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Apr. 19, 2011 3:59 pm

City Controller launches iPhone watchdog app

Call it a righteous start. The Office of the City Controller this morning announced that it has launched a free iOS app that allows Philadelphia citizens to submit photos, video and text of alleged fraudulent or misappropriate uses of city taxpayer money. The app, Philly Watchdog — the design of which is certainly a result […]

Call it a righteous start.

The Office of the City Controller this morning announced that it has launched a free iOS app that allows Philadelphia citizens to submit photos, video and text of alleged fraudulent or misappropriate uses of city taxpayer money.

The app, Philly Watchdog — the design of which is certainly a result of functionality over form — is a welcomed concept. Should a citizen run across questionable municipal happenings, he or she has the ability to submit a photograph or video accompanied by text describing the event and address information or geocoded location. There’s also a button that gives users the chance to call the Controller’s office directly, should they not have the number saved in their phone (tell us who does). The app cost $5,400 to develop, according to a Philly Clout report from the press conference.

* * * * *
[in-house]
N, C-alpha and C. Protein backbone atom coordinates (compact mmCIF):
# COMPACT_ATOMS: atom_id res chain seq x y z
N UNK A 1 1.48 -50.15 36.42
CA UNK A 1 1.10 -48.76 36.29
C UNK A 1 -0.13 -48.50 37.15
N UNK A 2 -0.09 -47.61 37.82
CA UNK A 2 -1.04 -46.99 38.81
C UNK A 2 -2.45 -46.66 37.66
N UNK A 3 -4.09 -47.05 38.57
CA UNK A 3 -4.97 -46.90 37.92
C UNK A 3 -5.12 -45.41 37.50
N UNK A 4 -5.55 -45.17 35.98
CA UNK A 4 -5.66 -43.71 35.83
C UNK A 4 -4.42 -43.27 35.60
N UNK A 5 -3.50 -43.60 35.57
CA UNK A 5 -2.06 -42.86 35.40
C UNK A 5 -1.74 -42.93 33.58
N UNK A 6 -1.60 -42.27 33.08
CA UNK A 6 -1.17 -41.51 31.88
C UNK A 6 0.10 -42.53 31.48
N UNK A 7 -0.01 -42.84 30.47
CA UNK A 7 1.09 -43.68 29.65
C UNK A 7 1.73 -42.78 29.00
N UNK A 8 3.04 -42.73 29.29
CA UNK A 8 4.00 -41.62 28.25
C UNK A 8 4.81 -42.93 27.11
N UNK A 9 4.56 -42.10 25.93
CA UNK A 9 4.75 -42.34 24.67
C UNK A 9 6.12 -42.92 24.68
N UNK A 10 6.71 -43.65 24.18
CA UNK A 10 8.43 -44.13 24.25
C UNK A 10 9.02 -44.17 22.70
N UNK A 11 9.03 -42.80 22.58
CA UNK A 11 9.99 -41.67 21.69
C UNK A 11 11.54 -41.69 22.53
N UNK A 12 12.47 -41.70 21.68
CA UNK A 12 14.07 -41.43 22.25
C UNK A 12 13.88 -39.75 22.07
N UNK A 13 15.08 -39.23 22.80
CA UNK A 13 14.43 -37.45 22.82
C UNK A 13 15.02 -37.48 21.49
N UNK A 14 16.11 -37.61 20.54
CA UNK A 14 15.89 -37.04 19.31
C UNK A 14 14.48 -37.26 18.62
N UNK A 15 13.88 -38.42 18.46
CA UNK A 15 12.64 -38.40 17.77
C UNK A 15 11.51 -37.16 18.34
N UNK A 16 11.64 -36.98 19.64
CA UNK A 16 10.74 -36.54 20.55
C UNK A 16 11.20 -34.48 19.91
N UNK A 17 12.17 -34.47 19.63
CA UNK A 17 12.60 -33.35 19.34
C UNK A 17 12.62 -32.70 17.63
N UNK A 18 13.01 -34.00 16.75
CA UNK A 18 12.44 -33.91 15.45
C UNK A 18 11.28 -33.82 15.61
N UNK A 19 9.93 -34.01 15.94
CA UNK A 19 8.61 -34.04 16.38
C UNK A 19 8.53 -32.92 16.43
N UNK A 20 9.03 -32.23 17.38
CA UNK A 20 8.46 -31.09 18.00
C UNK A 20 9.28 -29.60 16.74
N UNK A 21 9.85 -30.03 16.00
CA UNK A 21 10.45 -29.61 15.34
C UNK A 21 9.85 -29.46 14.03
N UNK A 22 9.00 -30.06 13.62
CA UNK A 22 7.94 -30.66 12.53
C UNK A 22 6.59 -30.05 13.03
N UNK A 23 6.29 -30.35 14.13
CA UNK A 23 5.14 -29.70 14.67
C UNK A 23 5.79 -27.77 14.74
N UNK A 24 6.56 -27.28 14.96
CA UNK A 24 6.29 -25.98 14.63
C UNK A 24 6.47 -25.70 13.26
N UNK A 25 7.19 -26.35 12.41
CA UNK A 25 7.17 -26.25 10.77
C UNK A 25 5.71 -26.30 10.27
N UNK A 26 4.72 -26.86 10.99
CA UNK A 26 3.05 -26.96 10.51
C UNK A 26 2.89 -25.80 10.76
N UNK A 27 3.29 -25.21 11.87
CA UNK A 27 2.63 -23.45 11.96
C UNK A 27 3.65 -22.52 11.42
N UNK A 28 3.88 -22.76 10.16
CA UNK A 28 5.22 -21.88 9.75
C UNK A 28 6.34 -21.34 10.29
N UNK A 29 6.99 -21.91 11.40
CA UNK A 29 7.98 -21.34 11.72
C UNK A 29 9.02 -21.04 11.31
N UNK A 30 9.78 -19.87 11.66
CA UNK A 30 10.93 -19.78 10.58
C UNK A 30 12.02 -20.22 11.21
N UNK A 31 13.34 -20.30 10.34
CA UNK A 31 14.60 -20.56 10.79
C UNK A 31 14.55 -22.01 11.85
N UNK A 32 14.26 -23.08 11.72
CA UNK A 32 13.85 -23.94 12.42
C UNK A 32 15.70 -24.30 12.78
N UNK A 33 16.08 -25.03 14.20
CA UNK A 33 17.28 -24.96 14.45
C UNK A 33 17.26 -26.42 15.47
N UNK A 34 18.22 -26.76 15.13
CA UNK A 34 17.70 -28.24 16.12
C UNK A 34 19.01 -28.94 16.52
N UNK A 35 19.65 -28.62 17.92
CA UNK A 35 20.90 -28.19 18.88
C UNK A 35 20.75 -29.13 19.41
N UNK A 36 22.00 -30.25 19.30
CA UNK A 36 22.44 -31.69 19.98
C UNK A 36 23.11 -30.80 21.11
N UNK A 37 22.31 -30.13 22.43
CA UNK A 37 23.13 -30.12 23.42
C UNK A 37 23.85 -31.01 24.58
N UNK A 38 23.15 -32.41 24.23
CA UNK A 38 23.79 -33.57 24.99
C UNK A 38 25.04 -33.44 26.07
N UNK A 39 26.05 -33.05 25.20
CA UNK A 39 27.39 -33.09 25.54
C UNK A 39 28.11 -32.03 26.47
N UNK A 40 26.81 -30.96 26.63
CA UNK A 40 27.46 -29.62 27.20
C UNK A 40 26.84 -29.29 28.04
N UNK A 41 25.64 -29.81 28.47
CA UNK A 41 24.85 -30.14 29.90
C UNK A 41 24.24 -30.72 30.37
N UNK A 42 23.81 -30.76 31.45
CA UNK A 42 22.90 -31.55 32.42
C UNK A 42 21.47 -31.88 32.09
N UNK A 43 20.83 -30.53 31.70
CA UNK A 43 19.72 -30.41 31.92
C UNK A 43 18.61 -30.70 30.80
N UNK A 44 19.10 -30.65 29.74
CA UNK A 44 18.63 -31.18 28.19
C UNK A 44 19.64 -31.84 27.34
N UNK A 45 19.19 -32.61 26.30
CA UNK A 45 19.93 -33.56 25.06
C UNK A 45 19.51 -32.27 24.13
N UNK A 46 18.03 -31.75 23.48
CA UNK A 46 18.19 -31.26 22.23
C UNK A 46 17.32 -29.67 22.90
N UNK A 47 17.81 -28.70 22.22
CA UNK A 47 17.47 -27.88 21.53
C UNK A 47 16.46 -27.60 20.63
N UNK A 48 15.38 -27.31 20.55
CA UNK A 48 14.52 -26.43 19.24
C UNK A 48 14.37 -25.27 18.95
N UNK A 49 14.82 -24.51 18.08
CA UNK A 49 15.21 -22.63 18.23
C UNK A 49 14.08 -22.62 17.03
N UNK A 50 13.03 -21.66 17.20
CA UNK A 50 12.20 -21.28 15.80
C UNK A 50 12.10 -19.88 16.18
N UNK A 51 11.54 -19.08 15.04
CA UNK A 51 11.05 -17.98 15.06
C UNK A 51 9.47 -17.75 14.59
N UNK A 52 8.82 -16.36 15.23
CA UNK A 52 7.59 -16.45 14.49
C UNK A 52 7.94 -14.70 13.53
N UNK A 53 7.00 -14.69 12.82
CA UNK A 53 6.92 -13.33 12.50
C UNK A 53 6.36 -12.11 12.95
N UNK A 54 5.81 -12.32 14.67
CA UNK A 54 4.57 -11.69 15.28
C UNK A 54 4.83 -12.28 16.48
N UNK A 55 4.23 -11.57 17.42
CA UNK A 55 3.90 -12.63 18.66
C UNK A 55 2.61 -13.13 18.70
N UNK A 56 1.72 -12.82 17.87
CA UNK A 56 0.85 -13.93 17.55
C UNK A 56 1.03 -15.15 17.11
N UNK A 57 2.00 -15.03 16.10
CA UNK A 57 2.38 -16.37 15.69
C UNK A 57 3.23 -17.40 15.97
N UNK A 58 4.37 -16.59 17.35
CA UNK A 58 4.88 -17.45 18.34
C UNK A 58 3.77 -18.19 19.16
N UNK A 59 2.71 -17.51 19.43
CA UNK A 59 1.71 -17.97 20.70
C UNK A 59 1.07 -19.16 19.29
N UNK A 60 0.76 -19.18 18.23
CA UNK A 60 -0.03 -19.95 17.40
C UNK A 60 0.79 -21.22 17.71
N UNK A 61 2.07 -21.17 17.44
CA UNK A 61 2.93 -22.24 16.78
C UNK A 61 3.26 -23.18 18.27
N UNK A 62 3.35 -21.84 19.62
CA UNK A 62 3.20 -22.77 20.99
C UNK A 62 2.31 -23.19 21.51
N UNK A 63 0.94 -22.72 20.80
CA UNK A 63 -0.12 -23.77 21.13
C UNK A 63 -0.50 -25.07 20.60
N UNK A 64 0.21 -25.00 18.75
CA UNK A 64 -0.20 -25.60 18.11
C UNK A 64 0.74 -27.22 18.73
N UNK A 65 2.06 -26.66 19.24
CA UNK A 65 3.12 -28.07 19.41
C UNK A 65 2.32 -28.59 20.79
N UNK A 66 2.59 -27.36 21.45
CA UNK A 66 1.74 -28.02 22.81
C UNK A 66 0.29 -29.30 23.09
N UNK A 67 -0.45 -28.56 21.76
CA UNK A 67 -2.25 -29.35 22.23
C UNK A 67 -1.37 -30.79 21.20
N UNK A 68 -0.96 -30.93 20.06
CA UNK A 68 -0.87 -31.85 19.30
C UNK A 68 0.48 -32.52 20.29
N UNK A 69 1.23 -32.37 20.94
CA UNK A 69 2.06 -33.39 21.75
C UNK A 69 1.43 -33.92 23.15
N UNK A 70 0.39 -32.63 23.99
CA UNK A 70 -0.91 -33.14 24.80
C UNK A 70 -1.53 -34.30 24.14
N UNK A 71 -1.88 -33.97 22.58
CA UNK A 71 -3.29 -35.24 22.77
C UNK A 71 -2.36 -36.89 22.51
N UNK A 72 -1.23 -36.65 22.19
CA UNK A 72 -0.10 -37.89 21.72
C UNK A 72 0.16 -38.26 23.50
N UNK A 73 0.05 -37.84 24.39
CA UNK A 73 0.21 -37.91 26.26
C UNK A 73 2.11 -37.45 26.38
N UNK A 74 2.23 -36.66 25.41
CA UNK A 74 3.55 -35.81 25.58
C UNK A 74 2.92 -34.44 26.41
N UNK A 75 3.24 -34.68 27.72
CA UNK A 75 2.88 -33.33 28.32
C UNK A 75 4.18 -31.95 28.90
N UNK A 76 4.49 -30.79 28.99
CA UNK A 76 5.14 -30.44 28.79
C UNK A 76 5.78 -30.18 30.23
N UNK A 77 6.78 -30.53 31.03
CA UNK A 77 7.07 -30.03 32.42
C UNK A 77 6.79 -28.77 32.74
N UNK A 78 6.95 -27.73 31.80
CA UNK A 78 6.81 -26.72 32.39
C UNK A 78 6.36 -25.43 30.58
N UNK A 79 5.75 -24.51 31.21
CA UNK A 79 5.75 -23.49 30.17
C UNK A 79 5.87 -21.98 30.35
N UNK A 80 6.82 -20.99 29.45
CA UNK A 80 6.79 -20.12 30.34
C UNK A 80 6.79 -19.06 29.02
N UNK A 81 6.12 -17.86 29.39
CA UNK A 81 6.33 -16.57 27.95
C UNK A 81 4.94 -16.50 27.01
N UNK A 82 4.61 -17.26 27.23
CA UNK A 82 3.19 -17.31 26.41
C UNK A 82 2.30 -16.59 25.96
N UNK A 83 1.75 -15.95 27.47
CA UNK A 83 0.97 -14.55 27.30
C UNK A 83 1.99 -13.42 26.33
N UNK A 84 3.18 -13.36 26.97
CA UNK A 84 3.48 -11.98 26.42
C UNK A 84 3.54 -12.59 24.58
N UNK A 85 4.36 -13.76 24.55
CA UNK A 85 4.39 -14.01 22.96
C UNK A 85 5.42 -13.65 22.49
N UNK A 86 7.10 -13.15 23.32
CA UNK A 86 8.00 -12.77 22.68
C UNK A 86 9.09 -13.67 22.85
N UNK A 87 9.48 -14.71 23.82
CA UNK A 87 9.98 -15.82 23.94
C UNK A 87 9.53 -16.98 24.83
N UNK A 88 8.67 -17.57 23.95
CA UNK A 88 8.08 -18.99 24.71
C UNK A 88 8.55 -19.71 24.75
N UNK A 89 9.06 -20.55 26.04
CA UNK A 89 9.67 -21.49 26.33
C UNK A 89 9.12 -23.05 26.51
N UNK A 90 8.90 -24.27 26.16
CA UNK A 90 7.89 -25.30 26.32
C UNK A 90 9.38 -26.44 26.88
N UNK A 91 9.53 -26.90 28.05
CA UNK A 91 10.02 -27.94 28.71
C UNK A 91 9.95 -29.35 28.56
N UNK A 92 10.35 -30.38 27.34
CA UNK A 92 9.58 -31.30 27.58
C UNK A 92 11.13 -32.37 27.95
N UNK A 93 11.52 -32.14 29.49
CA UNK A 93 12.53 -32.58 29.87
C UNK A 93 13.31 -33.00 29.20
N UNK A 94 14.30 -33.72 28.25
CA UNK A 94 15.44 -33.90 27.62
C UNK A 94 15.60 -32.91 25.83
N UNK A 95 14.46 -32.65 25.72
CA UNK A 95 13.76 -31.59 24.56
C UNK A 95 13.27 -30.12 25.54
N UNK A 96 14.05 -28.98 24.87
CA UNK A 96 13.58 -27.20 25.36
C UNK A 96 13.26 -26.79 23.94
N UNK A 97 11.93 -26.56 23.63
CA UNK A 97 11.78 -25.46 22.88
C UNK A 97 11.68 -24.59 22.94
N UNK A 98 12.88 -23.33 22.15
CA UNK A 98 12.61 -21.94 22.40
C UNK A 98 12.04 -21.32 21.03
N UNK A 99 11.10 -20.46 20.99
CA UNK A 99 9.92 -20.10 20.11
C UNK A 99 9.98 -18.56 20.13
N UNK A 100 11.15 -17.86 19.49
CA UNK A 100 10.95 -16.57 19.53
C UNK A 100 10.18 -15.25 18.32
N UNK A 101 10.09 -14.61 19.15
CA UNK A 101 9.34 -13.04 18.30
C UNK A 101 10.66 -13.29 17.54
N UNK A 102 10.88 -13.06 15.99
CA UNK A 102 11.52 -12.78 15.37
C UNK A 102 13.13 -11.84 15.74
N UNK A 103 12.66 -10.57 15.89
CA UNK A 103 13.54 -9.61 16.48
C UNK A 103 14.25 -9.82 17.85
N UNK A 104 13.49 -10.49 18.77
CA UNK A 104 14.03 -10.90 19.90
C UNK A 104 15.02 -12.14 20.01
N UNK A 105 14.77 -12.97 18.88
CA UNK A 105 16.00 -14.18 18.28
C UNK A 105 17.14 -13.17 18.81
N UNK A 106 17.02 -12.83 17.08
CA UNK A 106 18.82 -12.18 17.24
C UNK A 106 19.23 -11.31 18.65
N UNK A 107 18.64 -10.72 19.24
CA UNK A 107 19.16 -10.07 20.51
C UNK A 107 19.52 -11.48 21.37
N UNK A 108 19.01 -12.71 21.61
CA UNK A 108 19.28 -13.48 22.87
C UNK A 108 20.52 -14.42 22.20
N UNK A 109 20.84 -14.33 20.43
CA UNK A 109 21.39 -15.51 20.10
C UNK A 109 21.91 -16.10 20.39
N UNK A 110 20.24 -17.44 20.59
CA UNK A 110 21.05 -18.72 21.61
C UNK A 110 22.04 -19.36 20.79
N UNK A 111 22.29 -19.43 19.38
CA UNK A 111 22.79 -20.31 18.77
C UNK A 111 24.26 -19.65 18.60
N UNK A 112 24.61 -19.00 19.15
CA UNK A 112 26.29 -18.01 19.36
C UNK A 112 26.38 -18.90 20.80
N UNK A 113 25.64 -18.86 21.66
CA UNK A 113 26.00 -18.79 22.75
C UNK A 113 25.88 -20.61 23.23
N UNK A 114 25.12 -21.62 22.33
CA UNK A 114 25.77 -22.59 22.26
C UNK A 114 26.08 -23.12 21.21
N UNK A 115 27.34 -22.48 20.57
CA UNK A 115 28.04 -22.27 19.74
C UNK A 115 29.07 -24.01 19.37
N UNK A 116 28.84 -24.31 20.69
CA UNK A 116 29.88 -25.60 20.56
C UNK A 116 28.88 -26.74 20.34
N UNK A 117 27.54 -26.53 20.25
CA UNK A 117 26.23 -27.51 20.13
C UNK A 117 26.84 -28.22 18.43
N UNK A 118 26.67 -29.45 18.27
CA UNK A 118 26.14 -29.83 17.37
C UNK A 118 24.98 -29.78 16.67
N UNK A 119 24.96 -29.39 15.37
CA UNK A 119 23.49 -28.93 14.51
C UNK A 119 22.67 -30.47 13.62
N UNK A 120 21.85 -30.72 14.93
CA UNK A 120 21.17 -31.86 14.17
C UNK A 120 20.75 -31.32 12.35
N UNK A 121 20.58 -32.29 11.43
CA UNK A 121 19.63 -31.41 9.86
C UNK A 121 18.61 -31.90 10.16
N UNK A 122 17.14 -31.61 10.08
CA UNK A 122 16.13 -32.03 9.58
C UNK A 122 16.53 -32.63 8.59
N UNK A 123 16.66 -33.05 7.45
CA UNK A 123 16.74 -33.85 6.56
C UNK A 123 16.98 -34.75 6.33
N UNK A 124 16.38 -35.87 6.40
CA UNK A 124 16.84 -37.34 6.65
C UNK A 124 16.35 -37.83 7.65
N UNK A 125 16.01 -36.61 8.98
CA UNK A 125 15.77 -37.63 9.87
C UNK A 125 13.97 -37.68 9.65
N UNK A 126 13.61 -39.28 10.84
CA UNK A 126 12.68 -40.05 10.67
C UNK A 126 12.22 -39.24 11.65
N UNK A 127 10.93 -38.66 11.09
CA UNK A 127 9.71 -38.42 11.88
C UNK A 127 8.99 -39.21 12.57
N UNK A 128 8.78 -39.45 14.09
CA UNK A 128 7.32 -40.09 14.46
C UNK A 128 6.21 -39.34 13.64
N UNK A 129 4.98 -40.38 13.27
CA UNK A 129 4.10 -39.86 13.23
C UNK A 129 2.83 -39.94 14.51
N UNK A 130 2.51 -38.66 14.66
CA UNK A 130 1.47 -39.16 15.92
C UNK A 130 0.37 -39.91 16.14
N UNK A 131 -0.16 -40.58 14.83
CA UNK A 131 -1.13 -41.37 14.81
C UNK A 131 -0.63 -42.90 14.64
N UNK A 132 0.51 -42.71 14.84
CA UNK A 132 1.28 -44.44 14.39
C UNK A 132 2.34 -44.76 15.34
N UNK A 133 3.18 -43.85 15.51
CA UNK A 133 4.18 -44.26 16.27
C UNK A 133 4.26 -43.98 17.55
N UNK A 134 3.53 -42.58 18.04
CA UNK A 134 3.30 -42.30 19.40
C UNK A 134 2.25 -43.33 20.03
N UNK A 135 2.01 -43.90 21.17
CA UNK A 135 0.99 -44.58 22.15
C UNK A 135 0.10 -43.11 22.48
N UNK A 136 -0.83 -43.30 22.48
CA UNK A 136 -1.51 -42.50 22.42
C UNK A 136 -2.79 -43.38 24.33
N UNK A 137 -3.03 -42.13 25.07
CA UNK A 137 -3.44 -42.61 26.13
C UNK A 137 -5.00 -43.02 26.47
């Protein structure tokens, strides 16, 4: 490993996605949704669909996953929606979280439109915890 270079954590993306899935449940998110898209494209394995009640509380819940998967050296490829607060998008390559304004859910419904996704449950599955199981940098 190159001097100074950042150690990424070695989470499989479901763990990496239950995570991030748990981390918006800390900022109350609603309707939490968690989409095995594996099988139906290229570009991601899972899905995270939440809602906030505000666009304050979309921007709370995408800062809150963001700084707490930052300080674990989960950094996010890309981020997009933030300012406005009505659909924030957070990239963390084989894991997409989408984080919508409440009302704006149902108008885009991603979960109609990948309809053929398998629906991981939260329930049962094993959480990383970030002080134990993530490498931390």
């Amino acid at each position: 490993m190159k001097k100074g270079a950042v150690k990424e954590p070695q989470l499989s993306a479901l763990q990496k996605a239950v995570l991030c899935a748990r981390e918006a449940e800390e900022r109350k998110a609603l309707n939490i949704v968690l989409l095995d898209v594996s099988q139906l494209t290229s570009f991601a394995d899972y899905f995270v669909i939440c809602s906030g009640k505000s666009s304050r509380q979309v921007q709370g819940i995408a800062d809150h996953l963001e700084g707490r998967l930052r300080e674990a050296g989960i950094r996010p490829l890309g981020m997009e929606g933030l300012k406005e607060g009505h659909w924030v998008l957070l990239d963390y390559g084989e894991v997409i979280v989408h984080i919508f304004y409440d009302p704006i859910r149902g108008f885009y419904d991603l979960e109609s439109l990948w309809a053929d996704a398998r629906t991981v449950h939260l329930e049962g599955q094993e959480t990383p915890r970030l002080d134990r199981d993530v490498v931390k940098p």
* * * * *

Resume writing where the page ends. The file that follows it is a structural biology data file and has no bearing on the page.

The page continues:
What it lacks is a call to action defined for the average citizen who, frankly, might not understand what the Controller’s office is responsible for. Examples of fraudulent street-level activity could help, instead of a link to office press releases. And an Android application could help the office connect with the growing number of iPhone-alternative smartphone users.

The email response from a non-anonymous submission was a nice touch. “An investigator from my office will contact you if additional information is needed. All information and contacts will be kept confidential to the extent possible by law,” said the automated email, signed by City Controller Alan Butkovitz.

Several attempts to submit photos and video to test the application earlier this afternoon failed over 3G and WiFi connections with two different iPhone 4 devices. A spokesperson for the Office told Technically Philly that the “city’s server has been on and off all day.” Subsequent attempts were successful.

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Brian James Kirk

Brian James Kirk is a cofounder of Technical.ly, the local technology news network. Previously, Kirk was Web Editor of PlanPhilly, an independent online news resource covering planning and development issues in Philadelphia, and a freelance writer and designer. He resides in South Philadelphia.

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